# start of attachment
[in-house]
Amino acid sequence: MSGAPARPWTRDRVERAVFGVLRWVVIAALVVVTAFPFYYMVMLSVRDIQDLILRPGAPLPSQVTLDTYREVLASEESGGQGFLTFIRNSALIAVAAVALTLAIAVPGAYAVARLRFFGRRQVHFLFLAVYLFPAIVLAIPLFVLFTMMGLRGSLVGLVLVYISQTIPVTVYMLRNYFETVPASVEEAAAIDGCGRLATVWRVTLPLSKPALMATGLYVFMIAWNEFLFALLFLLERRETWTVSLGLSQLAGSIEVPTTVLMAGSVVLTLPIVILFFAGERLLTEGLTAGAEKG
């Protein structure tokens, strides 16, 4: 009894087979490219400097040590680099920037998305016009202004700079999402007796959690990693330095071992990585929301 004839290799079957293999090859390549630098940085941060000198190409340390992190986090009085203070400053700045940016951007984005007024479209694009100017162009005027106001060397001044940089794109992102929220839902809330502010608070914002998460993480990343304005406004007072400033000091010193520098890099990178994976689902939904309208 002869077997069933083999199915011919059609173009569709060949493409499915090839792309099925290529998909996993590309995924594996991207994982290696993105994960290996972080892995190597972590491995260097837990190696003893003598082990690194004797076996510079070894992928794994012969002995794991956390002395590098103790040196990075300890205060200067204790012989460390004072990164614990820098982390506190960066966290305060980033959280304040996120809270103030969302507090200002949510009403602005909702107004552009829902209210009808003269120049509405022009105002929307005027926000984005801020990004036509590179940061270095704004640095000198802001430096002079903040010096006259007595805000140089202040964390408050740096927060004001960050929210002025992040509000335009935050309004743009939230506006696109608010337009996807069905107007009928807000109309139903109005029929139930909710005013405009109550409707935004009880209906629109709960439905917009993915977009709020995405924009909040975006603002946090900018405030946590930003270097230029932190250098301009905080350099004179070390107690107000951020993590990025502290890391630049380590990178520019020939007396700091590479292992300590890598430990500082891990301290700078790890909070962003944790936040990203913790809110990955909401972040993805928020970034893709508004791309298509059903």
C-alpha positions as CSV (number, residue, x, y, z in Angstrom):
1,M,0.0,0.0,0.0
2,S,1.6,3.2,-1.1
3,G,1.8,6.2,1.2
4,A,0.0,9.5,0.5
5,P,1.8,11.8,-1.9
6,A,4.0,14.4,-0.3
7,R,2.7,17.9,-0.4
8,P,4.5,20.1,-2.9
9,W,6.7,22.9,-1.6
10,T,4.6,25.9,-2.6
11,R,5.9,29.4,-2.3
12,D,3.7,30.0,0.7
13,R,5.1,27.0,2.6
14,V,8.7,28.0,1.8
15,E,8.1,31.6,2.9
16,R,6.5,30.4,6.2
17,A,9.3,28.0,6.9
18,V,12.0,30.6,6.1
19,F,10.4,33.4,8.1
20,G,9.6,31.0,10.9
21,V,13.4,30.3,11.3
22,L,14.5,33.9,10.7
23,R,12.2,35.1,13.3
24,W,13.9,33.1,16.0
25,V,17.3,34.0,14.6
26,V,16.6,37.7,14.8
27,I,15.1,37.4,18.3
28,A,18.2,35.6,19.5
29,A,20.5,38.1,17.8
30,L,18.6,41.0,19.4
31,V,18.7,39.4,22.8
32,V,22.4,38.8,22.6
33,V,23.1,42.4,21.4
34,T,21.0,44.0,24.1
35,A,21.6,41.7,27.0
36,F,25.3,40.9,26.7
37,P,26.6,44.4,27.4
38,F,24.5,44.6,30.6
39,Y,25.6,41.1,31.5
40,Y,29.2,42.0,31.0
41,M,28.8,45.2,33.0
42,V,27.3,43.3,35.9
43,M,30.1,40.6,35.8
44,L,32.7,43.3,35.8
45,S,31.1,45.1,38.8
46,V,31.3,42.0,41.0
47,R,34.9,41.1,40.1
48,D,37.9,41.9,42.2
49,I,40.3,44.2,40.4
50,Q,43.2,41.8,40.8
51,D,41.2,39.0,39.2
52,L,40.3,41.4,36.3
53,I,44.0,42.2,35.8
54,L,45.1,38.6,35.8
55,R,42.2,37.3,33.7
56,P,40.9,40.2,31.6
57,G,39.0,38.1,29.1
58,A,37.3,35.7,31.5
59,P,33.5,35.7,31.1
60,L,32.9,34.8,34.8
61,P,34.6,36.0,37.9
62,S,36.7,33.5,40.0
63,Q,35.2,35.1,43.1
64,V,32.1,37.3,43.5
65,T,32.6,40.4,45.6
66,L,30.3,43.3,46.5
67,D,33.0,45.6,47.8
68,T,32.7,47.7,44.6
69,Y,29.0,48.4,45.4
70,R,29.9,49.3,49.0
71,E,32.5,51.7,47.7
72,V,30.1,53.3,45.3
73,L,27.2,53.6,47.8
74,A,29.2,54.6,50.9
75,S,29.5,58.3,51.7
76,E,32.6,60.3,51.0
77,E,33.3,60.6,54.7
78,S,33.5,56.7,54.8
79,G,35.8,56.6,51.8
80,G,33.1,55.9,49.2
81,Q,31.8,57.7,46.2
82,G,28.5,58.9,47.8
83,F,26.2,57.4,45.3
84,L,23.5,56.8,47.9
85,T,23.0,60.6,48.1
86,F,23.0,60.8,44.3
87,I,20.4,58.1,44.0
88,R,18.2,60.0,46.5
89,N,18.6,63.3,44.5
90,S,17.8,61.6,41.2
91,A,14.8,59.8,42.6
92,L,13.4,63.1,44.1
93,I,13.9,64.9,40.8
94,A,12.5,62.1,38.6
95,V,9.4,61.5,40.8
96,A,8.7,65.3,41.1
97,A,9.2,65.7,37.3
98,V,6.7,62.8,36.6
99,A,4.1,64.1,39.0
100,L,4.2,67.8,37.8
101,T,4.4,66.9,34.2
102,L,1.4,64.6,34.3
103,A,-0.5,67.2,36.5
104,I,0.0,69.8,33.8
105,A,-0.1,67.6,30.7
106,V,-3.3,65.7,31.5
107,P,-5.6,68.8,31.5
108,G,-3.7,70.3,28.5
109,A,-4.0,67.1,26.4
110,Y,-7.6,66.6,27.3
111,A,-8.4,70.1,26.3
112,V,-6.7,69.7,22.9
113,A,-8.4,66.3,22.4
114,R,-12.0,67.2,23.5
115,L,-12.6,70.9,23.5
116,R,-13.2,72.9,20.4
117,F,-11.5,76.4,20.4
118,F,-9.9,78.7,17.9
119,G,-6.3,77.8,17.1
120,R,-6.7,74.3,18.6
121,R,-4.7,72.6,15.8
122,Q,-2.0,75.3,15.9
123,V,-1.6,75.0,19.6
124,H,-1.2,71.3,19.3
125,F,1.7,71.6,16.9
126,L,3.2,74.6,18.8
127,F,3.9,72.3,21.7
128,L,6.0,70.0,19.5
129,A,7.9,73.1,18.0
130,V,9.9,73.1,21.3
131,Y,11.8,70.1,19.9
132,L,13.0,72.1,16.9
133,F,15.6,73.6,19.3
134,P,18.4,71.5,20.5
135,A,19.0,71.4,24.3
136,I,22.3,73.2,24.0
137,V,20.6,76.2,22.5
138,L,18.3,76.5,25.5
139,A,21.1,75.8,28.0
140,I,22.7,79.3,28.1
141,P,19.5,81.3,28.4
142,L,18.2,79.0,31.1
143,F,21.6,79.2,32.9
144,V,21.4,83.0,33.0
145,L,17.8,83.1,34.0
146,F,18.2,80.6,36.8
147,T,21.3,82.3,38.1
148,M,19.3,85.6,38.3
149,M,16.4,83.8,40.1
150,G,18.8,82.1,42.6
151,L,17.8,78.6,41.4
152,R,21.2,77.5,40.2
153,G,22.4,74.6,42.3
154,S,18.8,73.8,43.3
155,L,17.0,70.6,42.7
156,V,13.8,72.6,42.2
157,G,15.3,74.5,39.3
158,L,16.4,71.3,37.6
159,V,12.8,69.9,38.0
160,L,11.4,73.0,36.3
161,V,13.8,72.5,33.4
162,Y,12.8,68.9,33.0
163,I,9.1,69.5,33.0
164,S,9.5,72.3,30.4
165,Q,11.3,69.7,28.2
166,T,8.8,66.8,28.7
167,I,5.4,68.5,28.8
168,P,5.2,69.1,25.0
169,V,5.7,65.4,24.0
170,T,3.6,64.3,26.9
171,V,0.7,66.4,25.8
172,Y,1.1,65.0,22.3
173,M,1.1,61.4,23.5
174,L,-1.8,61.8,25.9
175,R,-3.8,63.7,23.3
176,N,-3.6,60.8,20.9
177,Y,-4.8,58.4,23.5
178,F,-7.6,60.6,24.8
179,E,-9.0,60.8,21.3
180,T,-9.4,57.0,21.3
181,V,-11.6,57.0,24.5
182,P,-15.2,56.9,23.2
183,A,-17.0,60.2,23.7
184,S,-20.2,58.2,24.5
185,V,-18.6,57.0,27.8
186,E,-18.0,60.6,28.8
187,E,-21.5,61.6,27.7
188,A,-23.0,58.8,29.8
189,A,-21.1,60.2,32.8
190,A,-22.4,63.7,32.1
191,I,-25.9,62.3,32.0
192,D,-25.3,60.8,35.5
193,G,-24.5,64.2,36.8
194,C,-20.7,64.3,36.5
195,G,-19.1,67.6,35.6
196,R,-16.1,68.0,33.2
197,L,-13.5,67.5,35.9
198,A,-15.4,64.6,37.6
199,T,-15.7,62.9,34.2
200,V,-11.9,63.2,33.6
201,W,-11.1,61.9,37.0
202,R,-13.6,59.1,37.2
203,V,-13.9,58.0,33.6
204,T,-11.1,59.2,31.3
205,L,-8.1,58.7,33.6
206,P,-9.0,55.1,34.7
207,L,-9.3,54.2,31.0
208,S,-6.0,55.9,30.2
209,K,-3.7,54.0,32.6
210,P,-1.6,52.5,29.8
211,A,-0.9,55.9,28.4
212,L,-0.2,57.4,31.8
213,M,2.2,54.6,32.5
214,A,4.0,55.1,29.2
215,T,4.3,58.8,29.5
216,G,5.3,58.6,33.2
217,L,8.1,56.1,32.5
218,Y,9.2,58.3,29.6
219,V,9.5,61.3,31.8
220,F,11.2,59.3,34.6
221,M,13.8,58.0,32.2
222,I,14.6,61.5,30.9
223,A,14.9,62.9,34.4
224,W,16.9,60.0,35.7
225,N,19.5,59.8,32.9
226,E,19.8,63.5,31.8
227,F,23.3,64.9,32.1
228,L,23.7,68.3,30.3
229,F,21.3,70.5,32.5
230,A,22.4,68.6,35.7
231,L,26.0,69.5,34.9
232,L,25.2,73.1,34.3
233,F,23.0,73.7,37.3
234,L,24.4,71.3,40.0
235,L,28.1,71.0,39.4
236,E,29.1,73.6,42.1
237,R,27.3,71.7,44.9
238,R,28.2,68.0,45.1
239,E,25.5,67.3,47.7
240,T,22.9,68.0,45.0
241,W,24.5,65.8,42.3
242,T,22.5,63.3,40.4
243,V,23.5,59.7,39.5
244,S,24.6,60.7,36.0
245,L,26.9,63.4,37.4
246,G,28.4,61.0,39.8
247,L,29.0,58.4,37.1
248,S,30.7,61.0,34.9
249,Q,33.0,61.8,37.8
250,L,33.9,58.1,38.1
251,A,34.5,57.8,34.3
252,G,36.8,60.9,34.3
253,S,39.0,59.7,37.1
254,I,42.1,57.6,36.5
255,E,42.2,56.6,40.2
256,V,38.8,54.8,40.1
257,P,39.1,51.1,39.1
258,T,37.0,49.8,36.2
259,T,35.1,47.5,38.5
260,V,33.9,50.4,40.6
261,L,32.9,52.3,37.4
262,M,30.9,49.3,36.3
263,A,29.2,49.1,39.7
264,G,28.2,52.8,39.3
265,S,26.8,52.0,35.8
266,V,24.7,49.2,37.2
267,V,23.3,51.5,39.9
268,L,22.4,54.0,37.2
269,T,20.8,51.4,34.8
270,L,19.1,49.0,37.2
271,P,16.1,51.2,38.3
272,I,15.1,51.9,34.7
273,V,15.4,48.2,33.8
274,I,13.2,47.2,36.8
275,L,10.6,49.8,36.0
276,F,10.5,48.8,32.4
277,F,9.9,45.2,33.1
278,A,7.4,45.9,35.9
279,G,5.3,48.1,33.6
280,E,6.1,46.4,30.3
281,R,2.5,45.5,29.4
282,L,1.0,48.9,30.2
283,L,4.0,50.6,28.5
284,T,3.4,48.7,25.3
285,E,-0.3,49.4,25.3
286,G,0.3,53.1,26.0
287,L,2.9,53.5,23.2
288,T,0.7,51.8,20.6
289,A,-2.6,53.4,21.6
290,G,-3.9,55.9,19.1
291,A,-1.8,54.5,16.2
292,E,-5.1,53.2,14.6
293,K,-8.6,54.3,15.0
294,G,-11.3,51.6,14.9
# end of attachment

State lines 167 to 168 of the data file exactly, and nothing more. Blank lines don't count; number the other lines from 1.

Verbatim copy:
163,I,9.1,69.5,33.0
164,S,9.5,72.3,30.4